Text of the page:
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|Aug-20-05|| ||dac1990: The only move I saw was 32.Ra8!!; I didn't bother to look at all the defenses.|
|Aug-20-05|| ||chessgames.com: Today's is a real brainbuster; it would have been suitable for a Sunday problem as well. We were a little concerned that there might be a way for Black to wriggle out, but a few minutes checking with the computer and we became fairly sure that it was indefensible.|
|Aug-20-05|| ||jahhaj: 32.♖a8 was the move I would have played in a real game because it gives Black plenty to think about, increases the pressure and cannot be a bad move. I can't say that I saw any of the follow up however.|
|Aug-20-05|| ||black knight c6: after 32. ... Qe7 33. Nxe5|
|Aug-20-05|| ||jahhaj: <black knight c6> 32.♖a8 ♕e7 33.♘xe5?? ♖xa8|
|Aug-20-05|| ||jahhaj: 32...♕c6 is a serious mistake, 32...♕e7 or ♕d6 or ♕d7 all give White far, far less (computer analysis). I think the reasoning in my earlier post was correct.|
|Aug-20-05|| ||jahhaj: <al-wazir> Remember it's now 'white to play' not 'white to play and win'.|
|Aug-20-05|| ||patzer2: Today's solution 32. Ra8!! infiltrates the back rank to decisively weaken the kingside castled position. The combination uses the deflection and pinning tactics, along with a potential knight fork, to win decisive material or mate.|
Here's a bit of a breakdown with Fritz 8:
<32. Ra8!! Qc6?> This makes it too easy for White. Even though it still loses, Black should've put up more resistance with 32... Qe7 33. Ra6 Nxg4 34. Nxe6+ Kg8 35. hxg4 Bd6 36. Qd1 Qxe6 37. Rxd6 Qf7 38. g5 Re7 39. Qd5 . If 32... Re7, then White wins after 33. Qf3! Ne8 (33... Nxg4 34. Qf8#) 34. Rxe8 Rxe8 35. Qf6+ Kg8 36. Nh6#. <33. Qf3! Be7> If 33... Rxa8, then White wins with 34. Qxf6+ Kg8 35. Nh6#. <34. Ra7 Nxg4> No help for Black is 34...Qc5 35. Qxf6+ Kg8 36. Nh6#. <35. Qf7+ 1-0> Black resigned in lieu of facing 35...Kh6 36. Qxh7+ Kxg5 37. Qh4#.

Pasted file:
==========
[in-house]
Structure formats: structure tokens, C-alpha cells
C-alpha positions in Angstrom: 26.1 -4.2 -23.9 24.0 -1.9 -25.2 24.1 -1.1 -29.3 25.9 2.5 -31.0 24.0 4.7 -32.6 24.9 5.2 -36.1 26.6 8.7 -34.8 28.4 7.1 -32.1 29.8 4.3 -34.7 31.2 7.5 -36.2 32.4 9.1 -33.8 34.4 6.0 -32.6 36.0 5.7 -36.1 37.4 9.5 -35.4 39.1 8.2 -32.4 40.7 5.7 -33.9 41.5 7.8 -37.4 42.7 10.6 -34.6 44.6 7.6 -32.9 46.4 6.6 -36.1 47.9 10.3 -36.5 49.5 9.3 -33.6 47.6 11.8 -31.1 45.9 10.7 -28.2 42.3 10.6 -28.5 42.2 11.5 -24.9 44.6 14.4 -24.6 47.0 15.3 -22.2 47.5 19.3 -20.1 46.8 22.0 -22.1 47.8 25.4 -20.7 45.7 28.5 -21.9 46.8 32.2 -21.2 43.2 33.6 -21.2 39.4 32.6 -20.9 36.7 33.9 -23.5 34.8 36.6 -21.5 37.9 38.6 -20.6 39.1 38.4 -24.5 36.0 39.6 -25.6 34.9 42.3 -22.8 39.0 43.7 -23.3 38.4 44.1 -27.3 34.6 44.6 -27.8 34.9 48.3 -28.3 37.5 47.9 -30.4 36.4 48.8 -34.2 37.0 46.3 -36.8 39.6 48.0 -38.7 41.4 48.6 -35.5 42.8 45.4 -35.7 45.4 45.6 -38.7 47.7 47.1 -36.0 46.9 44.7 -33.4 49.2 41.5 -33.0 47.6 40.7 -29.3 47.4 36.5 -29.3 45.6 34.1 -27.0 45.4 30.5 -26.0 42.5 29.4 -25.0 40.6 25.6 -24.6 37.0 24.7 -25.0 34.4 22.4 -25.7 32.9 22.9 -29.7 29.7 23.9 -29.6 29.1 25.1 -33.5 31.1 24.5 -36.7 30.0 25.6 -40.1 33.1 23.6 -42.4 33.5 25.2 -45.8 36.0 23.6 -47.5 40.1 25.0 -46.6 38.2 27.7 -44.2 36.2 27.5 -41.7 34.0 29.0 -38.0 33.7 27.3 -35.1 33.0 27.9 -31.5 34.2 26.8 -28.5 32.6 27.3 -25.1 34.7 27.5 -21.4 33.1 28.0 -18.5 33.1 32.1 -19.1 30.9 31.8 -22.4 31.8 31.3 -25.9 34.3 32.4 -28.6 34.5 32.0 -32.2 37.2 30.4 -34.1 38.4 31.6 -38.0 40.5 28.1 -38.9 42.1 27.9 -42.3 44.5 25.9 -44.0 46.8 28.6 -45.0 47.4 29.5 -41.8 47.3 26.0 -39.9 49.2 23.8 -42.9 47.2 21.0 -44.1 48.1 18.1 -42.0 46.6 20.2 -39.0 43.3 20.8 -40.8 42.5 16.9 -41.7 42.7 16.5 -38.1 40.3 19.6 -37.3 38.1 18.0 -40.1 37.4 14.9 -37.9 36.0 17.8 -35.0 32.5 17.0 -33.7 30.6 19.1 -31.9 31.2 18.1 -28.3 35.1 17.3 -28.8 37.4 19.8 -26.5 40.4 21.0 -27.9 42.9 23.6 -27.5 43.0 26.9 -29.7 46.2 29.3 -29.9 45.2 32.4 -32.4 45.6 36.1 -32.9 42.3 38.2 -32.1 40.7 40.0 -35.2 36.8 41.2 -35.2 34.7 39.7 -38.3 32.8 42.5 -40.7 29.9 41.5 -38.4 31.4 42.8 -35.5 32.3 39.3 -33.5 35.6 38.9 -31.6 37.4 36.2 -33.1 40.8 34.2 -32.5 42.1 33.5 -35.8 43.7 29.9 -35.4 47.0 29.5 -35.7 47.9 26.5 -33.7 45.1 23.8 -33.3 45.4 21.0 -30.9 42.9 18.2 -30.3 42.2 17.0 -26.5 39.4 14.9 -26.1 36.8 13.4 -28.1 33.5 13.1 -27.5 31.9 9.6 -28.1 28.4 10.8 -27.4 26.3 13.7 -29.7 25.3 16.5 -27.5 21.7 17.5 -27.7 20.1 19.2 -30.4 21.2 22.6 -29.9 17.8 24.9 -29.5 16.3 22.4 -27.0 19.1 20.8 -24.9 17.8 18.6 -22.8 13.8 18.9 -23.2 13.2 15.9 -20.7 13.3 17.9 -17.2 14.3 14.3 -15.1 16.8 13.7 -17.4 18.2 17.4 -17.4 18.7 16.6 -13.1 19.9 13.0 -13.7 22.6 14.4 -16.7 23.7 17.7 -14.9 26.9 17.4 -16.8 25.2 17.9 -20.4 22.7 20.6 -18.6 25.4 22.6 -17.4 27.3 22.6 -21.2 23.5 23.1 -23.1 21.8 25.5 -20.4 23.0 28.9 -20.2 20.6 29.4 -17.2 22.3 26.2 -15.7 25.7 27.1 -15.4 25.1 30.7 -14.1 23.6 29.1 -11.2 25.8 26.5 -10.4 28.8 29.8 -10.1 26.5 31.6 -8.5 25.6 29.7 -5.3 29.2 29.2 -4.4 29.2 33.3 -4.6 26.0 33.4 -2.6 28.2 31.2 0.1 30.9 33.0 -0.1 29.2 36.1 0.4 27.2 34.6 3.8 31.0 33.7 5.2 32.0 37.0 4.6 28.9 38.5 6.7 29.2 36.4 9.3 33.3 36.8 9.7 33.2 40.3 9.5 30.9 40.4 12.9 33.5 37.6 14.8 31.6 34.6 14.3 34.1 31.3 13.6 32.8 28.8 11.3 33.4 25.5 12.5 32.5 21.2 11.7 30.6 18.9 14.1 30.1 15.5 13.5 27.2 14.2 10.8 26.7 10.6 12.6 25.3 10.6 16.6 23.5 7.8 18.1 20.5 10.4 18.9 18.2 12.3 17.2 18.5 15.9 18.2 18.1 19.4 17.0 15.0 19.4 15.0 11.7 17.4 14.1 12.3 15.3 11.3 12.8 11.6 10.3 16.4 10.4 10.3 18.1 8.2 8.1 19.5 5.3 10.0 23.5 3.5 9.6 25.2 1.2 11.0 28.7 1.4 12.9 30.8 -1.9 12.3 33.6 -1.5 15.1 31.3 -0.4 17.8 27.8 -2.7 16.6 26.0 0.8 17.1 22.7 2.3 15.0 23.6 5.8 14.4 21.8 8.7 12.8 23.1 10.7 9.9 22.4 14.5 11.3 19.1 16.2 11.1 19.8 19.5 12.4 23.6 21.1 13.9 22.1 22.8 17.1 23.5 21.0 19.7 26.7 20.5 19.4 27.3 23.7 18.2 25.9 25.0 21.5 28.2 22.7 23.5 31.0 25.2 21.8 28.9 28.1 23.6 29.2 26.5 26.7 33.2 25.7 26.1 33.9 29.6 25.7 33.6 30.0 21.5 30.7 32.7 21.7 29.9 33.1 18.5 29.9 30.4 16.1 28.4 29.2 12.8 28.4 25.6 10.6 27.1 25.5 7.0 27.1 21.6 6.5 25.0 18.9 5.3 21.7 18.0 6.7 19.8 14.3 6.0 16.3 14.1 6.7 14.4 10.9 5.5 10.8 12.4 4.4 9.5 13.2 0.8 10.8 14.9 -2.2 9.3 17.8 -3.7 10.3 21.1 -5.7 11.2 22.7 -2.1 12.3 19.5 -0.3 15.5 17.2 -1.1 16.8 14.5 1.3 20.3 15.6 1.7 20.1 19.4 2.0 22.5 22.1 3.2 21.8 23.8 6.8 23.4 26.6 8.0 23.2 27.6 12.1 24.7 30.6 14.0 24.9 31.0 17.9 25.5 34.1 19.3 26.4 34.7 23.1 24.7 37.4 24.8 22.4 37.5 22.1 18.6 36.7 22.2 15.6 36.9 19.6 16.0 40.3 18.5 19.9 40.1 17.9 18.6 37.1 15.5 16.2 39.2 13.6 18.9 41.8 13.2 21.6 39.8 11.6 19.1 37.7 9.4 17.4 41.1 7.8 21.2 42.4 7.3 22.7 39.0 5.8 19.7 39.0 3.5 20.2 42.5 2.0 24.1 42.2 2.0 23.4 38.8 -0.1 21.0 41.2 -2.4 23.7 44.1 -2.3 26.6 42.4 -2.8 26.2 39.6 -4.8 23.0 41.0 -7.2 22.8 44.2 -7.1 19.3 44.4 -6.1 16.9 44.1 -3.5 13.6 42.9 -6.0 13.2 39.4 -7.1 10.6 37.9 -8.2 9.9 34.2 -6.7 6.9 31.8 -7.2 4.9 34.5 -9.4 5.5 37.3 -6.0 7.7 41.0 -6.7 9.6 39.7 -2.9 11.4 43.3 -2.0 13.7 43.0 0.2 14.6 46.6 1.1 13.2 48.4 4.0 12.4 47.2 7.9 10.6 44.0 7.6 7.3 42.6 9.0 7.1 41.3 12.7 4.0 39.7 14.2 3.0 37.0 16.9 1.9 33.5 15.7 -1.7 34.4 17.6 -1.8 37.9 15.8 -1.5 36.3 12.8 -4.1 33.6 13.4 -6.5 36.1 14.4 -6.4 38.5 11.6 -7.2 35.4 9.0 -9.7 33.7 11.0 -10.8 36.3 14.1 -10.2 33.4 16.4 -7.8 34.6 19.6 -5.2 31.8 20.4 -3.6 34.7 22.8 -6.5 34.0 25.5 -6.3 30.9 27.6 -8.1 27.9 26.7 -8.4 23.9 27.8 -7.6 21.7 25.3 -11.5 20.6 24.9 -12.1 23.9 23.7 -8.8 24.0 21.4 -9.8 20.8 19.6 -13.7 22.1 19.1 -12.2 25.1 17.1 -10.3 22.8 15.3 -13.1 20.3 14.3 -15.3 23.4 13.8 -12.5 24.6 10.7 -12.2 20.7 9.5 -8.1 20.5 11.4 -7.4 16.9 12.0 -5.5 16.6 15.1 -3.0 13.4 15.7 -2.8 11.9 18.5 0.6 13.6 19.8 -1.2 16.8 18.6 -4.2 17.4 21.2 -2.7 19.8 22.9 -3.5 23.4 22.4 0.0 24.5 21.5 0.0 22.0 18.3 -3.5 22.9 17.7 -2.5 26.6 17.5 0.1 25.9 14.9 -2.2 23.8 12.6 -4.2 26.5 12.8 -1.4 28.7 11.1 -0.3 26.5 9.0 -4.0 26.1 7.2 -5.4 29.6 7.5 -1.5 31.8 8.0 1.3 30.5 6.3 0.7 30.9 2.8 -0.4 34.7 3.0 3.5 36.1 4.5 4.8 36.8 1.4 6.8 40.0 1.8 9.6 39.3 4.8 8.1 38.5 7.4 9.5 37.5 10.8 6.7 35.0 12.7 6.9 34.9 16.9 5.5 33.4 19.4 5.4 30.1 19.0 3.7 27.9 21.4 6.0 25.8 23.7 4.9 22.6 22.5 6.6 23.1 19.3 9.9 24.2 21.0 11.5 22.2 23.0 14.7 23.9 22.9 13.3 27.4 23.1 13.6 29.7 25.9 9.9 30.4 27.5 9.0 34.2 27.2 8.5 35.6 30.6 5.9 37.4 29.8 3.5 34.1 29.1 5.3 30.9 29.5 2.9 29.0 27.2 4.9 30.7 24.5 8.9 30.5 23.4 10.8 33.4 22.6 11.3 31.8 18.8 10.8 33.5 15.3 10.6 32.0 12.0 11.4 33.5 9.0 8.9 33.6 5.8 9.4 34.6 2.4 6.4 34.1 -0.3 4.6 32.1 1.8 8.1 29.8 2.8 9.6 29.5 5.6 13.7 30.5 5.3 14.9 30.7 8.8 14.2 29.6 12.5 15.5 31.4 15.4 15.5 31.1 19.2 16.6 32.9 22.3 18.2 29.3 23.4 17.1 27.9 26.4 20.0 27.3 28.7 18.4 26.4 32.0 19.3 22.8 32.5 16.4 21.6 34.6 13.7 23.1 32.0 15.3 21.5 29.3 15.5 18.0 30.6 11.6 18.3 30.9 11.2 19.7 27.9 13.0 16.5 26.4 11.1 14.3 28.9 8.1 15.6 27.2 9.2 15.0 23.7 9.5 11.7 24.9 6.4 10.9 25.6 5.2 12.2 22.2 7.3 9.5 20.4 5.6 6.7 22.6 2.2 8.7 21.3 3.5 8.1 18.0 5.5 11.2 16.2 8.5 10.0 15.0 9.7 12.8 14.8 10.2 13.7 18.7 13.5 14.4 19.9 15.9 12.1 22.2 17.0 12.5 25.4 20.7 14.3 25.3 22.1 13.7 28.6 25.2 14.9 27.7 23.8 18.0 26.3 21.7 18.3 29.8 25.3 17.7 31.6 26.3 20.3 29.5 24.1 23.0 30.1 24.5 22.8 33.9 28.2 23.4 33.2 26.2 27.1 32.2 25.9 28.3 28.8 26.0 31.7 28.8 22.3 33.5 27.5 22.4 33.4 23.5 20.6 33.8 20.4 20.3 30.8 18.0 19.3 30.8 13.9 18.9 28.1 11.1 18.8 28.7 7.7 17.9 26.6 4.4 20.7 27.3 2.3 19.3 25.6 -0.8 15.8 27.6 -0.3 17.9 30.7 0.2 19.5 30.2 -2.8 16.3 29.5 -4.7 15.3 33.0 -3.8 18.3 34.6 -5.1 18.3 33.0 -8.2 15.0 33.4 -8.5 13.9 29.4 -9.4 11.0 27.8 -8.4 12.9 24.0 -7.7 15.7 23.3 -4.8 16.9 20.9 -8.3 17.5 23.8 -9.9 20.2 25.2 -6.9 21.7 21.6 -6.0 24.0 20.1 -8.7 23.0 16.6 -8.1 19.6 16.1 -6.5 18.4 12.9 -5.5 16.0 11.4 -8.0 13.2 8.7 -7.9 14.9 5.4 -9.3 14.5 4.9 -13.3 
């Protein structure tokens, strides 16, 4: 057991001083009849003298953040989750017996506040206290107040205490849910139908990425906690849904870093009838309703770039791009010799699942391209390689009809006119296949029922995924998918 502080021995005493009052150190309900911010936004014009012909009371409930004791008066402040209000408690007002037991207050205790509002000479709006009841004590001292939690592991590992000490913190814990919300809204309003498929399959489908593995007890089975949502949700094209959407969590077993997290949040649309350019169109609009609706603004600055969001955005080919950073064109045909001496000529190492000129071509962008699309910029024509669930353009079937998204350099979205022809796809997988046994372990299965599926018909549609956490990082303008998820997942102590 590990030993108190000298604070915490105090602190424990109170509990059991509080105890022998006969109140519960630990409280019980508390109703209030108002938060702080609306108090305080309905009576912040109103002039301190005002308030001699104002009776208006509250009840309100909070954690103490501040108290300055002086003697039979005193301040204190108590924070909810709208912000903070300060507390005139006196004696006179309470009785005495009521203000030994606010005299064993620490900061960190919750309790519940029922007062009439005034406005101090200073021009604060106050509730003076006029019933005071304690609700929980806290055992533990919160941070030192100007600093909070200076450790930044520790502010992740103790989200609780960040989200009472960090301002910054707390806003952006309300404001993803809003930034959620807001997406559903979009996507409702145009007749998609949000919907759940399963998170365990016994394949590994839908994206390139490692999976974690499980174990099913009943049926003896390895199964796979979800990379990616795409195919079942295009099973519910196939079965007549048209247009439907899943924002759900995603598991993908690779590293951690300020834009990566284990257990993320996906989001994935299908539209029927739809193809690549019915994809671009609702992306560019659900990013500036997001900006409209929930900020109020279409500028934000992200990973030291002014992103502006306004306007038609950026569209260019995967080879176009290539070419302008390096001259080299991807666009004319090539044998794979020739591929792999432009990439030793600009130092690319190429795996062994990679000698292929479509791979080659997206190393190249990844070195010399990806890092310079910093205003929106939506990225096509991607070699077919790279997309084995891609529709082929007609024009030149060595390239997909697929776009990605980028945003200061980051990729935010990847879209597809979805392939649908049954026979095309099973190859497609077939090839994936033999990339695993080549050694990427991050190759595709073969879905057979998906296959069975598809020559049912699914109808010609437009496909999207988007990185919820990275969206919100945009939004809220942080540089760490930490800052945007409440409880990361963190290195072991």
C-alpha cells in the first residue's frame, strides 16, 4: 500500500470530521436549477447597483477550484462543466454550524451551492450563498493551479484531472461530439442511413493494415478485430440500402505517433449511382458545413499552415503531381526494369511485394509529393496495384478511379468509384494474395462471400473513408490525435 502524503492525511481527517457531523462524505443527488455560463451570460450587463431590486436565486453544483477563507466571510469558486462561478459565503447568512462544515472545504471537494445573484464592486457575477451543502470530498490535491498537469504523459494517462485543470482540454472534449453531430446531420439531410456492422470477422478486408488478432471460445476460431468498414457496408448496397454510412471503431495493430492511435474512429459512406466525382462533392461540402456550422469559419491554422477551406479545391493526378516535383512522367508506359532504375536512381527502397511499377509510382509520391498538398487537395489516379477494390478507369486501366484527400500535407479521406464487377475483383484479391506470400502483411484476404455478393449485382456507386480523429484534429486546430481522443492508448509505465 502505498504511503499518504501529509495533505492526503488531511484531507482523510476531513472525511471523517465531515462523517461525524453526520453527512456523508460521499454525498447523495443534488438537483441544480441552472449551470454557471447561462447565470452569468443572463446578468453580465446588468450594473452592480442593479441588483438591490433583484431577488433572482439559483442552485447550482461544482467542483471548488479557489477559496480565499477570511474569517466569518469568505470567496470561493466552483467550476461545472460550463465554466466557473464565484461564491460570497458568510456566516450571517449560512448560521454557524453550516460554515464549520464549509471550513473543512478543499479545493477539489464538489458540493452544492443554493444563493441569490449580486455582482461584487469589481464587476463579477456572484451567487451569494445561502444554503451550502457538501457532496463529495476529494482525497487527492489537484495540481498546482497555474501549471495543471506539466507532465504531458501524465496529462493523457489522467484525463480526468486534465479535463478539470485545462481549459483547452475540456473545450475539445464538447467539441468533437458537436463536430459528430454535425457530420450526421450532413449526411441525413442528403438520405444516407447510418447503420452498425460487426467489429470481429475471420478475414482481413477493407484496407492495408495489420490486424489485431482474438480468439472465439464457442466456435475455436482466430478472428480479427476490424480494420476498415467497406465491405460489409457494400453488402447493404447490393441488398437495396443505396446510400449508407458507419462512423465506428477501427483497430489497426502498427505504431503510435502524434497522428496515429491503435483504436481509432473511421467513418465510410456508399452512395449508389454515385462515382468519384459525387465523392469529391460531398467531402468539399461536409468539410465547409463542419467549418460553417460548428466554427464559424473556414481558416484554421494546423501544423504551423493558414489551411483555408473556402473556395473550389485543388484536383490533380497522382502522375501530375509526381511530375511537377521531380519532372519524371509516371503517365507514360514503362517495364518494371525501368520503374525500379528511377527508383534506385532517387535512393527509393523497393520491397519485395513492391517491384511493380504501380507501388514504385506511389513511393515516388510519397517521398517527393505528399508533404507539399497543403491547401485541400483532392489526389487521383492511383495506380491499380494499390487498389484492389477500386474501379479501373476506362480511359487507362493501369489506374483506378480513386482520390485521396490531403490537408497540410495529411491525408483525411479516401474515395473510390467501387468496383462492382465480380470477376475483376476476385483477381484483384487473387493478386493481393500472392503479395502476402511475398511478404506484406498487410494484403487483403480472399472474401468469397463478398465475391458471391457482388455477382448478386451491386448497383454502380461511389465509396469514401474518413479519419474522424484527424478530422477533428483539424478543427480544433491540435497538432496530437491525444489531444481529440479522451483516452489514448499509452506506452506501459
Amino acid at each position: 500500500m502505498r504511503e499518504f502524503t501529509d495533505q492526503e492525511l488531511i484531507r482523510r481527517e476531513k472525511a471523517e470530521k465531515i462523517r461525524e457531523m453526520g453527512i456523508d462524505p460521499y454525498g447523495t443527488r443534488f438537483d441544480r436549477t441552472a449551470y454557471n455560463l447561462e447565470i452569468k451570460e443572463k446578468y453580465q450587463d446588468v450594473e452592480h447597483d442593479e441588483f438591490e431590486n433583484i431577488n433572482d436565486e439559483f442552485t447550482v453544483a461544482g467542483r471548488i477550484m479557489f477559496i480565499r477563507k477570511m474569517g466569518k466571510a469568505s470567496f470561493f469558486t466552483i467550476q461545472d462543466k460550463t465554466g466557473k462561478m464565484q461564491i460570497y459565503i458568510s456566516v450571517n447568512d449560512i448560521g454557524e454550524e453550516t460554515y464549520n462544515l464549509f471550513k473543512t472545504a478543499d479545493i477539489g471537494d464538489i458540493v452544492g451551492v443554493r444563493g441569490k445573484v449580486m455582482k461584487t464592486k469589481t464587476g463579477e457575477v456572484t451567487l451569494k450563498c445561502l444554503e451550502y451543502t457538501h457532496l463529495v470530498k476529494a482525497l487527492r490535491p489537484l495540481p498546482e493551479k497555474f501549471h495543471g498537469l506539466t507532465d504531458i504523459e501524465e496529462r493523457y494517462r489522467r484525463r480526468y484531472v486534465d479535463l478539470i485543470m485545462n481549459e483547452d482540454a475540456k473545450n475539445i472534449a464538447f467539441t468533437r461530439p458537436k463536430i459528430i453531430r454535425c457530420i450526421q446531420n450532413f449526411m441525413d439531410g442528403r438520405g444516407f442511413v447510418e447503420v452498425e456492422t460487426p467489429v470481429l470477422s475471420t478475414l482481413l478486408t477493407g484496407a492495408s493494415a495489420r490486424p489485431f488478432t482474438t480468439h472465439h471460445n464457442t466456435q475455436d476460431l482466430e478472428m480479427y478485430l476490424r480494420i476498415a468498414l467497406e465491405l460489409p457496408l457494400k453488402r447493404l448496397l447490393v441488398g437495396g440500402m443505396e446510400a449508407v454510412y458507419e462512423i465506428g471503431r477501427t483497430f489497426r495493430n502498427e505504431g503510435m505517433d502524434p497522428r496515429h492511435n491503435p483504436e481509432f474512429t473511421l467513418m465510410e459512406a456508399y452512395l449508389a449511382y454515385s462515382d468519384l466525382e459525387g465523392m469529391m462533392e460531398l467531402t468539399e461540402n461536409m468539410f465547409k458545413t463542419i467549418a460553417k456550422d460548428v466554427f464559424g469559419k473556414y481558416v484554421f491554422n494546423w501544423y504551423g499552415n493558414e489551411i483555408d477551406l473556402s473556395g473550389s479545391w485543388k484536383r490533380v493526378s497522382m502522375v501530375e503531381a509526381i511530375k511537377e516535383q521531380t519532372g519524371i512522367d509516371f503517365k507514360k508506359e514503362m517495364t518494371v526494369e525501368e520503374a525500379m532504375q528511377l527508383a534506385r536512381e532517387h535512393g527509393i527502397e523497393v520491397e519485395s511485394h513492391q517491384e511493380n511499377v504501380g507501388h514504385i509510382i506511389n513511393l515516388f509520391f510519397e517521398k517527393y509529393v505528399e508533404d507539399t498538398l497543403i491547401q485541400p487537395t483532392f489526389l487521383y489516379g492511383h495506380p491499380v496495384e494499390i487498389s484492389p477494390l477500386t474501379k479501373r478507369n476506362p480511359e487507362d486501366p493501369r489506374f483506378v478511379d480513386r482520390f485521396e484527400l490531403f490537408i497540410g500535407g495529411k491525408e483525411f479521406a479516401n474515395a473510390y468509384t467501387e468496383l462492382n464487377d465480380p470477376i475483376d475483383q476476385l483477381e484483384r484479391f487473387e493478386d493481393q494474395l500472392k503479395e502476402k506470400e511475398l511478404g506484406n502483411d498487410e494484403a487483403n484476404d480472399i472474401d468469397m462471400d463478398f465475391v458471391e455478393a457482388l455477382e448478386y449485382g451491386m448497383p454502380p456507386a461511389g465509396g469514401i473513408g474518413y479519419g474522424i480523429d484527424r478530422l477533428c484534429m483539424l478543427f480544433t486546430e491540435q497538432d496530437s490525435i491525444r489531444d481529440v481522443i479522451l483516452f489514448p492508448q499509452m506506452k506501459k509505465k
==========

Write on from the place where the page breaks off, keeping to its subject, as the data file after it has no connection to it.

Black's last best chance to equalize appears to be with 20... Bf8! 21. Bxc4 (21. Bxf8 Rd2 22. Qf3 Rxf8 23. Re2 Qd6 24. Bxc4 bxc4 25. Nhg4 Rd3 26. Ree1 Rd8 =) 21... Bxc4 22. Nxc4 Bxh6 23. Ng4 Bf8 =.
|Aug-20-05|| ||al wazir: <jahaj: Remember it's now 'white to play' not 'white to play and win'.> I'm still confused about that. If white wins a piece and black has no compensation, it's a win.|
I rejected 32. Ra8 because of 32...Qe7 and chose 32. Ra6. Then if black plays 32...Qd7 or Qf7, 33. Nxe5; if 32..Qe7 then 33. Rxe6. White wins both e pawns and has a strong bind. That's a win too.
|Aug-20-05|| ||al wazir: <ThePurplePimpernel: 35...Kh6 36.Qxh6+> [I think you meant 36. Qxh7+.] <Kxg5 37.Qh4#, yes?> Yes, you're right.|
|Aug-20-05|| ||jahhaj: <al wazir> Agreed, but I didn't see the win of a piece. My point was that now you just have to look for good moves, not necessarily winning moves.|
|Aug-20-05|| ||jahhaj: <al wazir> 32.♖h6 is a bit less forcing than 32.♖h8 so you've got to consider replies like 32...h5 or 32...♘xg4. But it does look very strong too.|
|Aug-20-05|| ||awfulhangover: 32.I saw Ra8, but couldn't see what comes after 32.-Re7 that was winning, but it's white to play, not white to play and win, so it's ok for me.|
|Aug-20-05|| ||kevin86: I really thing that the puzzles are not to solve as much as they are to promote thinking and better chess. I,too got the first move-but nothing after.|
|Aug-20-05|| ||Montreal1666: <chessgames.com:> <Today's is a real brainbuster> A puzzle is supposed to be a brainbuster!!. Up untill this week either the first move of the puzzle was very obvious or it wouldn't take long to find it.|